Re-Discovering God in The Worst Place on Earth

I always have a plan. It is part of my life. I know what I will be doing tomorrow, next week, and next month. It is what I live for. Planning is the next project, road trip, overseas adventure, or move to another country. With a plan comes a list. I love lists and sticky notes. As a teacher I can categorize my day by the color of a 3M pad.

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CCO Creative Commons, Pixabay

When I set my mind to it, I can organize my whole life and with this organization comes control. When I have control I feel secure. Security in the expected gives my life meaning. When it is unexpected, I have a Plan B and C in place, and even if the unanticipated happens, I maneuver things to make it work. No task is impossible, no challenge too difficult.

When I landed in Dammam, Saudi Arabia on March 12, 2015 with no money or contact, all of that changed. My life of organization disintegrated in a single step. I landed at 9:30pm and spent the next twenty-four hours ensconced by terror. It was unlike any feeling I have experienced before or since. I was trapped in a cloud of unknowing. With all my careful preparation, travel experience, and planning, I could not problem-solve my way out of this.

Two weeks prior to my departure I requested contact information from my employer, a common request in fact. Most employers include this as part of the contract but mine was missing. It was foreshadowing for what was to come but I pushed aside my doubts. Any fears I had had were assuaged by the recruiters in Amsterdam during a Skype interview. I believed them.

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CCO Creative Commons, Pixabay

Nonetheless, I persisted, asking for the address of the school, and at the very least, the address to where I would be living. My response: silence. As my departure date neared, my anxiety increased. I received an email from the recruiter’s informing me that a driver would meet me at the gate with my name on a card. He was a trusted driver used by the school. My cloud of uneasiness diminished to a light gray puff.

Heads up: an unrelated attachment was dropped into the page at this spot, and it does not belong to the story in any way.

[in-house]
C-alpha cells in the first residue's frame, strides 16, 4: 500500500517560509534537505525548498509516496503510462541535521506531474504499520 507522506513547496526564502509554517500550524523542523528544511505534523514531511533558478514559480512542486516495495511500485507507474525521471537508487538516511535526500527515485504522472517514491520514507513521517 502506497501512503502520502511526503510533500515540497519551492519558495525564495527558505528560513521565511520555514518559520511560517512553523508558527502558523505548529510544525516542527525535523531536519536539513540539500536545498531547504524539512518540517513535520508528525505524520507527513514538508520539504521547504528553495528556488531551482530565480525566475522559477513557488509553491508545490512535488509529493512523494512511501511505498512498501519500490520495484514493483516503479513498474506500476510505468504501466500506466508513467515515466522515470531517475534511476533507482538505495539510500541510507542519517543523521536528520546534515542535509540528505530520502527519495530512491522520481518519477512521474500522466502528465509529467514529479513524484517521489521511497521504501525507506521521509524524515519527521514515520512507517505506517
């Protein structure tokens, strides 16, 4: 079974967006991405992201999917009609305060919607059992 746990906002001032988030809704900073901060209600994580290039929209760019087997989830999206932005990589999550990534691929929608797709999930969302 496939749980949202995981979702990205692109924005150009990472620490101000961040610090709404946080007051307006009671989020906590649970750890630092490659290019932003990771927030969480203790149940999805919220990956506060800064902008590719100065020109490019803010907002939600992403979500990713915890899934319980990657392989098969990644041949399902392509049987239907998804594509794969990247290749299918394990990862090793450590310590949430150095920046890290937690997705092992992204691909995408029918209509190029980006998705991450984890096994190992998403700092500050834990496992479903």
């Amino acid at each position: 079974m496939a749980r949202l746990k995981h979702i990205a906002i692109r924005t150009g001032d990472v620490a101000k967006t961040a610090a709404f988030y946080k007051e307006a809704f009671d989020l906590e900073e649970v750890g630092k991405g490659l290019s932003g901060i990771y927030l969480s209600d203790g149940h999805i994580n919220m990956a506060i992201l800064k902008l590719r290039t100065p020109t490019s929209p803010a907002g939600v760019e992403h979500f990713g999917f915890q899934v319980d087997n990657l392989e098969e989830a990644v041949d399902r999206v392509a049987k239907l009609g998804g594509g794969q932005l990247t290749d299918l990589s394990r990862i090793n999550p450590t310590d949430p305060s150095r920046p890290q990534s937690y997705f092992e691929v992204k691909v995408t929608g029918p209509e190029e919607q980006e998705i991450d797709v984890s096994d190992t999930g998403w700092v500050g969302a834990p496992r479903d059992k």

The morning of March 11th, everything went wrong. It was like Murphy’s Law on crack.

  • A friend was two hours late in picking me up
  • My luggage was overweight and couldn’t be checked because I was told that “the plane would fall down”
  • The gate changed with no notification
  • A sudden security check popped up at my gate and I was held back “for extra screening”

And finally, a tall blonde man whose face I never saw, requested an upgrade on an over-booked flight. When I was finally admitted through, the blonde-haired man disappeared. I blinked, and he was gone, but I was too stressed to notice.

Weeks later when I let my mind wander, I went back to that moment and had an aha moment. My hair stood on end. I had an image of Archangel Michael in my mind’s eye. When nothing else was getting through to me, he was there. I ignored Archangel Michael. What was I thinking?

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CCO Creative Commons, Pixabay

I was so focused on catching my plane that I dismissed all rational thinking. The culprit: control. I was trying to control the outcome when I should have been listening to my intuition. When I finally boarded the plane, more problems ensued.

When I landed on March 12th, I had no usable currency, no credit card, and no contact information. As for the driver? I never found him. Logic and reason dissolved. All that was left was raw, unbidden stress.

I could not leave the airport because I was a single, unmarried woman in a country where women do go anywhere alone.

JA KSA Sand Storm
I am on the far left. The masks protected against the sand storm. By Judith Walz

In the end, I did the unthinkable: I accepted the help of a stranger to spend the night with his family in their home. I walked through the large glass doors out into the night. No one stopped me. I climbed into the waiting Suburban. The sidewalks were deserted. Then suddenly, a resounding, “Get out! Now!” It echoed off the walls of my mind. A cold sweat overtook my body.

I jumped out of the moving vehicle and ran back into the safety of the terminal, in my mind.

The speed at which we accelerated away from the airport was alarming. My mind was shouting at me, but my limbs refused to work. I was frozen.

The next twelve hours would put me into such a state of terror that when I finally did connect with my school, I was told that my eyes had a haunted look about them. Two years after I had returned to the States my family told me I was different, but no one asked me about it. To this day, I have not disclosed the full details of my experience.

One thing is for certain however, I found God in the worst place on earth. I had had a relationship with him before, but I discovered who he really was when I arrived in Saudi Arabia. It is because of him that I am not buried in an unmarked grave in the middle of the desert.

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CCO Creative Commons, Pixabay

More of my experiences in The Kingdom are being adapted for this blog. It was a harrowing four-months, but along the way I learned that nothing is ever what it seems. My most profound moments of clarity came in the quiet moments of my stay. The Saudis I have met have a permanent tattoo on my heart. Stay tuned for more entries about my experiences in Saudi Arabia.

Any grammar and mechanical issues are the responsibility of the author, and even though I am an English teacher and do proofread, there may be some errors.

 

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